Reed Nikko was the lone senior on the Missouri men’s basketball team this past season, which was cut short due to the coronavirus before the Tigers played in the Southeastern Conference Tournament. Nikko, a fisheries and wildlife major from Maple Grove, Minnesota, started 20 games and became a key contributor this winter while turning into a fan favorite.

The following is a first-person account written by Nikko about the final chapter of his career as a Tiger:

Before I start, I just want to thank the Columbia Tribune for allowing me this opportunity and I hope all the readers of this are staying safe. I am stuck at home like the rest of you, so I guess now is as good of a time as any to write about this year in my own words.

This year will always stick out to me when I reflect on my time as a Mizzou Tiger. It started with playing limited minutes — in some games I was barely seeing the court — and as a senior it was definitely a pride check. It was hard to be in that situation as a senior, but I decided the best thing I could do was to be as good of a leader as I could be from the bench and try to set an example in practice.

The few games where I did see bigger minutes, my stats weren’t eye-popping, but I tried to play as hard as I could. This went on basically until the holiday break. We had just won our annual rivalry game vs. Illinois and had one game remaining in nonconference before our SEC opener.

JT (Jeremiah Tilmon) was out that game with a foot injury. At the time I thought it’d be a one-game thing, but I got the nod to start that night in his place in what would be the first of many starts I would get to finish off the season. The next game was the conference opener at Kentucky. JT played limited minutes in what would be his last game for a while, but I got the start against a talented UK team. I played horribly. I had one of my worst defensive games of the year and we lost.

The next handful of games I played better, but we won only one of our next six. Then we played Georgia at home. It would be the game that would kick off me playing the best basketball of my career and far more importantly ended our losing streak. I posted a career high in points and had a crucial block late to help seal a 20-point comeback win.

Looking back on it, this game changed everything for me. I started playing much more confidently the rest of the year, posting some solid performances. We were able to have a pretty solid back half of the season as a team, including another Rally for Rhyan win and a home upset over No. 11 Auburn.

We felt poised to make a run in the SEC Tournament, where we were able to earn a bye and get another chance at an A&M team that had beaten us twice already.

However, as Mizzou fans know, the game never happened.

The SEC Tournament always feels special. It’s your chance to make a push. It’s postseason games in March, your ticket to an NCAA bid. It is what you dream about as a player your whole life.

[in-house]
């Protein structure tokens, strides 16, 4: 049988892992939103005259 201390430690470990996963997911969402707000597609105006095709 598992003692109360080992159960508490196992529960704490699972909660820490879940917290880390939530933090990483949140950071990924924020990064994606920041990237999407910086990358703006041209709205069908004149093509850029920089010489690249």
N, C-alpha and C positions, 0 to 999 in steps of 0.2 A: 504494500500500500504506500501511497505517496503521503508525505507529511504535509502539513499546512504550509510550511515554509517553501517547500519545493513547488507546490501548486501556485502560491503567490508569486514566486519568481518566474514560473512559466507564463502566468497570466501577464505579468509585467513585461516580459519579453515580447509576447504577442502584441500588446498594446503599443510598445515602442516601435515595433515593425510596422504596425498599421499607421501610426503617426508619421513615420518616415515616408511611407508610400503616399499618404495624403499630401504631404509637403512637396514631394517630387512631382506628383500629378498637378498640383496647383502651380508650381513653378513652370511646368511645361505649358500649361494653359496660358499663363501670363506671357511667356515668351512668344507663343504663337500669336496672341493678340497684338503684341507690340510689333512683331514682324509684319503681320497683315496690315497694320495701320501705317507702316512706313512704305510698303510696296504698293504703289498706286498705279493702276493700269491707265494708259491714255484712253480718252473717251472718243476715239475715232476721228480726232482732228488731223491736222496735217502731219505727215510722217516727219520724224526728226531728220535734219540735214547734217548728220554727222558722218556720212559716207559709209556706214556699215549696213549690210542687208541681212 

We arrived in Nashville and immediately we started hearing more and more about the coronavirus. We had heard that nearby Vanderbilt had already shut its whole campus down, but surely that was out of an abundance of caution. There is no way they won’t let us play, I thought. It never even crossed my mind until I was asked about it the day before our game.

That Wednesday night I sat in the hotel with Kobe (Brown) and we watched the news come in about Rudy Gobert and other conferences like the Ivy League that had already canceled their tournaments. The writing was on the wall: Even if we played that Thursday with no fans as planned, I figured that it would all be canceled by the next day anyways.

As much as I knew that, I still held out hope and went about the next day the same as any other game day. We were in a team study hall after breakfast and coach (Cuonzo Martin) texted us that the tournament was canceled.

I went to my room and cried.

As our only senior, it was the worst way to go without even getting a chance.

None of us really talked about it beyond just how crazy it all was. It was a lot to process, but I think that the sport cancellations are what caused many people to take this virus seriously. I would just implore whoever may be reading this to continue to so we can all get through this.

Even without a storybook ending or really any sort of ending, this year was special. My coaches have pushed me and helped me grow into the best player I’ve ever been, and the fans supported me.

But even more than this year, my four years as a Missouri Tiger have been special. I have just now begun to reflect on it all and it truly has been the best four years of my life. I feel like Columbia is my home and that I have grown up so much since coming here. I feel like I was meant to wear the black and gold, and the fans embraced me as an out-of-state kid and made this place so special.

My time at Mizzou has come to an end and it feels weird just to type that out. I’m figuring out what’s next, but hiring processes have largely been frozen due to COVID-19 so job hunting has been difficult. I’ve been in touch with agents and am exploring the option of playing overseas as well, but right now I really don’t know.

Whatever is next, wherever it may be, I’ll be excited for it and I’ll be ready — thanks to everything this university has taught me.

Reed Nikko